The College of Family Physicians of Canada is being asked to “pause, hold and maybe stop” its plans to increase the time it takes to train a family doctor from two years to three — as some medical students, family doctors and provincial health ministers express their opposition.
“Our class, the class of 2027, is going to be the first that’s impacted by this change in residency length,” said Yash Verma, a first-year medical student at the University of Toronto.
“It feels like that’s something that’s out of our control and that we have no power to change at all.”
Verma said he first heard about the plan from CBC News in September. Alarmed, he asked his classmates for their thoughts.
He says he heard a recurring theme: “If this third year were to happen, they would not become family doctors.”
“One medical student was stating how because of this extra third year, he didn’t think that there was enough of a gap to justify going into family medicine versus another residency program, such as internal medicine, which is five years,” Verma said.
“What we want most is to make sure that our patients are healthy. And what concerns me about this extra year is that it may exacerbate the already present family doctor shortage.”
The College of Family Physicians of Canada (CFPC) told CBC News about the proposed change last month. Its acting CEO says it’s designed to prepare doctors for more complex cases.
But the Canadian Federation of Medical Students says it has not been consulted and does not support a longer training program.
Provincial health ministers oppose an extra year
It wants the college to consider “the potential difficulties that a 36-month training program may pose for students, especially in the context of the current nationwide primary care crisis,” according to a statement.
Will an extra year of training exacerbate Canada’s family doctor shortage?
Duration2:29The first three-year family medicine residency is slated to launch in 2027. Some are already sounding the alarm that an extra year of training could worsen Canada’s doctor shortages.
At a time when one in five Canadians don’t have a family doctor, provincial health ministers are also opposed to mandatory longer training. They would have to fund the extra year.
Becoming a family doctor in Canada is currently a 10-year process. A two-year family medicine residency currently comes after eight years of education: Four years of undergraduate schooling and four years of medical school.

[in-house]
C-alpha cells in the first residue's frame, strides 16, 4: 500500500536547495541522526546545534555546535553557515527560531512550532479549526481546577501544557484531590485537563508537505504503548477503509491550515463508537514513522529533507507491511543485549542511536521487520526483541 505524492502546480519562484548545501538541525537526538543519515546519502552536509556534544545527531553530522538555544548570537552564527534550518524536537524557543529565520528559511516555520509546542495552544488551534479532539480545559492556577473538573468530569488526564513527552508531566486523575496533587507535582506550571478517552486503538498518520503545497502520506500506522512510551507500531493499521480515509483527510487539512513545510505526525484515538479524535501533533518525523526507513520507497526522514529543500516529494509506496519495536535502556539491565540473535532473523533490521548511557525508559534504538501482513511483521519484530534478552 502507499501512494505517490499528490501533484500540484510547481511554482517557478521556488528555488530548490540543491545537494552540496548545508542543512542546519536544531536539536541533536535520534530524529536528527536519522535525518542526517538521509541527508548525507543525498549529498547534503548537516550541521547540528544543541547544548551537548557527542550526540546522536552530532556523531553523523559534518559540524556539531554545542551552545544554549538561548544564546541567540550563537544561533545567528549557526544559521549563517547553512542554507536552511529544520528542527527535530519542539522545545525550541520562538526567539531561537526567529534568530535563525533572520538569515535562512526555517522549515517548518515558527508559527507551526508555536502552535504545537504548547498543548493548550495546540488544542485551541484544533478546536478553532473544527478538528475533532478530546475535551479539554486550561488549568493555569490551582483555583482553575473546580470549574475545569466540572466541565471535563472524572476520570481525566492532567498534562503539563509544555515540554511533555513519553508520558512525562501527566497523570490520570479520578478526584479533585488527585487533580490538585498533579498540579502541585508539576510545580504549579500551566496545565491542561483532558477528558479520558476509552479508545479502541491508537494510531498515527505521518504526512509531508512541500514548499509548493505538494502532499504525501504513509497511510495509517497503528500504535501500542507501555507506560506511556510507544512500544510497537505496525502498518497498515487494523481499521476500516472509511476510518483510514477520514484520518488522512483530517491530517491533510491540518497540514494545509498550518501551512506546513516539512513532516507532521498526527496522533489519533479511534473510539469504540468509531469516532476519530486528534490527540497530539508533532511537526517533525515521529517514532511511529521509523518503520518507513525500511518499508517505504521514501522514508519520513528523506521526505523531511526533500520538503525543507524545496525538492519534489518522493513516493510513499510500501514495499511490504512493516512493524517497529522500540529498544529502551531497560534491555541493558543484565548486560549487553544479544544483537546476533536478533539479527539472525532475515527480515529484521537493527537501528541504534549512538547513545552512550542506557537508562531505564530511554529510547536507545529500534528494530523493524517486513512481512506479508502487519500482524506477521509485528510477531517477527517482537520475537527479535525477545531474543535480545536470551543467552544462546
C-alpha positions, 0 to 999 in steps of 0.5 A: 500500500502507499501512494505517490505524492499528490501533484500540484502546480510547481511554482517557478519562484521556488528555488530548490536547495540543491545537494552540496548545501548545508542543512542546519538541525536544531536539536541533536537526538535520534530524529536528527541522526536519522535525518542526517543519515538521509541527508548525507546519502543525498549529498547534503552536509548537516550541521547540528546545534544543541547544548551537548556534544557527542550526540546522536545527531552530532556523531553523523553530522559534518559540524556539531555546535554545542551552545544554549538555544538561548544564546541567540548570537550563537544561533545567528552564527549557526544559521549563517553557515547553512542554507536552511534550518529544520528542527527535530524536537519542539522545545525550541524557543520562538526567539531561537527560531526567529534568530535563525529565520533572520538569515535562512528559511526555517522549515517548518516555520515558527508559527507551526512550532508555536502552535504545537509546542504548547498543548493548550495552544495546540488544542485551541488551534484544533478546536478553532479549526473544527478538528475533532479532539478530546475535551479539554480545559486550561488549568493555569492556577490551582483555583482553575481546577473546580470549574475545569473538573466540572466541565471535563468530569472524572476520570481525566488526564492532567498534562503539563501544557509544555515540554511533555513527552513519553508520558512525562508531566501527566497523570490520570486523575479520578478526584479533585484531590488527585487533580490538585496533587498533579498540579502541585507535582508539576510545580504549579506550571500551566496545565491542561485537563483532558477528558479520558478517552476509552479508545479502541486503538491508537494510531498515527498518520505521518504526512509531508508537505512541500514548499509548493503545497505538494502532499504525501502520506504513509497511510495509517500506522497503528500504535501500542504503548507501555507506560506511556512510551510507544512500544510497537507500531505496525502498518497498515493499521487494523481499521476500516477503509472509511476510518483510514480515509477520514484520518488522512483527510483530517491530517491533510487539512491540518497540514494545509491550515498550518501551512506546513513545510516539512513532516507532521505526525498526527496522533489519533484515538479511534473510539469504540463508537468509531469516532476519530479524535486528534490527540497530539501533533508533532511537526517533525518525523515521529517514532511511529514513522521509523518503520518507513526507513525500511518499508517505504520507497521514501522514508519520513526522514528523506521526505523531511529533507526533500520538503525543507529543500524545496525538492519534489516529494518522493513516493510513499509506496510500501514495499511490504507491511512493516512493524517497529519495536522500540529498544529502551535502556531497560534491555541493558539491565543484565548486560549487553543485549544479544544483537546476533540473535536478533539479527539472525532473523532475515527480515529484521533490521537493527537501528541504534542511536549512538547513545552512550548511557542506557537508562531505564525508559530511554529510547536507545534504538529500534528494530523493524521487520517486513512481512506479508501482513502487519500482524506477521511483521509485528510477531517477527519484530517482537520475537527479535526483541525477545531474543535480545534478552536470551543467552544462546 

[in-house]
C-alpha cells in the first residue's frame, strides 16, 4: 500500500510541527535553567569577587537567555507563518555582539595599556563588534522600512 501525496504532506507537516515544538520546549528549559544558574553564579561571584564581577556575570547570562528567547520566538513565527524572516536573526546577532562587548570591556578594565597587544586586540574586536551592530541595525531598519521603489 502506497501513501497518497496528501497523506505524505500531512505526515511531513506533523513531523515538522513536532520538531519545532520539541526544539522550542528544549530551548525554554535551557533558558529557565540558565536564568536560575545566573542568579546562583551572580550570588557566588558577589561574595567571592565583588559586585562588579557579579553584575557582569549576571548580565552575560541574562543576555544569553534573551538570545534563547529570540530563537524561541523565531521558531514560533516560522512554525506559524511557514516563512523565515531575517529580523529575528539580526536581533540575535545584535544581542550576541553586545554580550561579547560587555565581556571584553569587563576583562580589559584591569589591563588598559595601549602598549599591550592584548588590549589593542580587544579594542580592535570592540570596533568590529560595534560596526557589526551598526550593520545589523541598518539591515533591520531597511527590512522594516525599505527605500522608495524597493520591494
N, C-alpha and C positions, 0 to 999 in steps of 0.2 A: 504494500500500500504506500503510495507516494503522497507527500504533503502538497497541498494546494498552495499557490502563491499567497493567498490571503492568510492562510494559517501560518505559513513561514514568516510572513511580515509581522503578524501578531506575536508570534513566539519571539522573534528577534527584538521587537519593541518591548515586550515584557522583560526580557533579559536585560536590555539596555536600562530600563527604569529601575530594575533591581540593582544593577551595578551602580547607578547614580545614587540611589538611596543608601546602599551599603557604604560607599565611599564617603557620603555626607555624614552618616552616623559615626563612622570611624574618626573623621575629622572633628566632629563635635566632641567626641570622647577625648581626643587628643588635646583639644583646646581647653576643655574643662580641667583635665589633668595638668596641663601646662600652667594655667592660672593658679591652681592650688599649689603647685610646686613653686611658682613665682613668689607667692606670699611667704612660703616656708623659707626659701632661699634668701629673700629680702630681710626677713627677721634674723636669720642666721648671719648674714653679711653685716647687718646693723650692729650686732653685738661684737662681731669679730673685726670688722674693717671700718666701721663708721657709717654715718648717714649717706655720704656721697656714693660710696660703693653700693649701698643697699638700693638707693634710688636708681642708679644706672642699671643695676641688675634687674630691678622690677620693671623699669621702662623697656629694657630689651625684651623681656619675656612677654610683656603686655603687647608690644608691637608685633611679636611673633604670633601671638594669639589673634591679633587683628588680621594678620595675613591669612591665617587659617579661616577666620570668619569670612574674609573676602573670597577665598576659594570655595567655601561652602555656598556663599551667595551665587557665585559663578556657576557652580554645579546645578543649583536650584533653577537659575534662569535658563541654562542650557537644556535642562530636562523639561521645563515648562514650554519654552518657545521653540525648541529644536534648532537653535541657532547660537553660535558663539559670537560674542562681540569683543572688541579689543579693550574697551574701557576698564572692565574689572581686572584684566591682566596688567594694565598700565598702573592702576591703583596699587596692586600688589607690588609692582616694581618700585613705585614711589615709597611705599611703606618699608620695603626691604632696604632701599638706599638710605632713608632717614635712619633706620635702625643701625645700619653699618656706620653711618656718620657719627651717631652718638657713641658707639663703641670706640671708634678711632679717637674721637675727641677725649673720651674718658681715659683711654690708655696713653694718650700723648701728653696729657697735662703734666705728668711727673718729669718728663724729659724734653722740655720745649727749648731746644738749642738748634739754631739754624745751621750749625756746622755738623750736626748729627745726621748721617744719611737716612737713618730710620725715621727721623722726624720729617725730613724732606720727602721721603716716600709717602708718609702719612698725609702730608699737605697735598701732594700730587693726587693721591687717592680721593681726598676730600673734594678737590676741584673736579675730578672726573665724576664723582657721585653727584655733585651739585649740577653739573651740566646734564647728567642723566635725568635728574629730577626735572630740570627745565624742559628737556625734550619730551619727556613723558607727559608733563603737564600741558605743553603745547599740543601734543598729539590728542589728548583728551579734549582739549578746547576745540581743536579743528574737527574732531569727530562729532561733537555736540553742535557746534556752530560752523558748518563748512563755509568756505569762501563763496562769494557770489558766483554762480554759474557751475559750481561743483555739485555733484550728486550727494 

In a Zoom call during their recent meeting in Charlottetown, B.C. Health Minister Adrian Dix told reporters that he and his provincial counterparts “put it in the statement unanimously that residency requirements should stay at two years.”
“So this is not the direction we’re going with respect to health, human resources,” he said.
The college said it has consulted established family doctors, medical schools, students and residents, and studied programs in other countries. It concluded two years is not enough time to learn the core skills, along with subjects such as elder care, new technologies and virtual care, mental health and addictions, and the health effects of racism and colonialism, said Dr. Nancy Fowler, the college’s acting CEO.
“Our current training in family medicine is very compressed,” she said.
Fowler, a family physician from Hamilton, Ont., doesn’t think the extra year will exacerbate family doctor shortages. Rather, she says it will prepare them to work in multidisciplinary teams.
“Our first goal is to broaden the base of training and the kinds of exposures that family docs get that will truly equip them.”
‘Stop this madness’
That argument doesn’t fly with Dr. Paul Dhillon, who has a family medicine practice in Sechelt, B.C.
“I think about my personal experience,” he said. “At the end of the day, I’ve never had someone say, ‘My doctor hasn’t had enough education or haven’t hasn’t spent enough time in school before they can start treating me.'”
Dhillon has been following the debate and has submitted motions to be discussed and voted on at the College’s annual general meeting on Nov. 1.
One calls on the college to “immediately cease the implementation of the third year in family practice program,” establish an independent review committee to present recommendations, then decide what to do, based on evidence.
The college is recommending members vote against the motion.
“My honest, sincere hope is that they’ll listen to the membership, listen to family doctors, both in the present and those that are coming through in the future, and just pause, hold and maybe stop this madness,” Dhillon said.
He recently spoke with Verma, a conversation he describes as “heartbreaking and devastating.”
Dhillon promised to share medical students’ concerns at the AGM.
“I feel like we should have a say in this as well, and it’s really surprising to me that we don’t get to have that vote at all, especially residents and first year medical students,” Verma told him in a recent Zoom call.
“I have four minutes. That’s what I have to speak on. But I can definitely say that,” Dhillon replied.
The vote isn’t binding but critics hope it will raise awareness and more discussion from all of the groups it will affect.
Source : CBC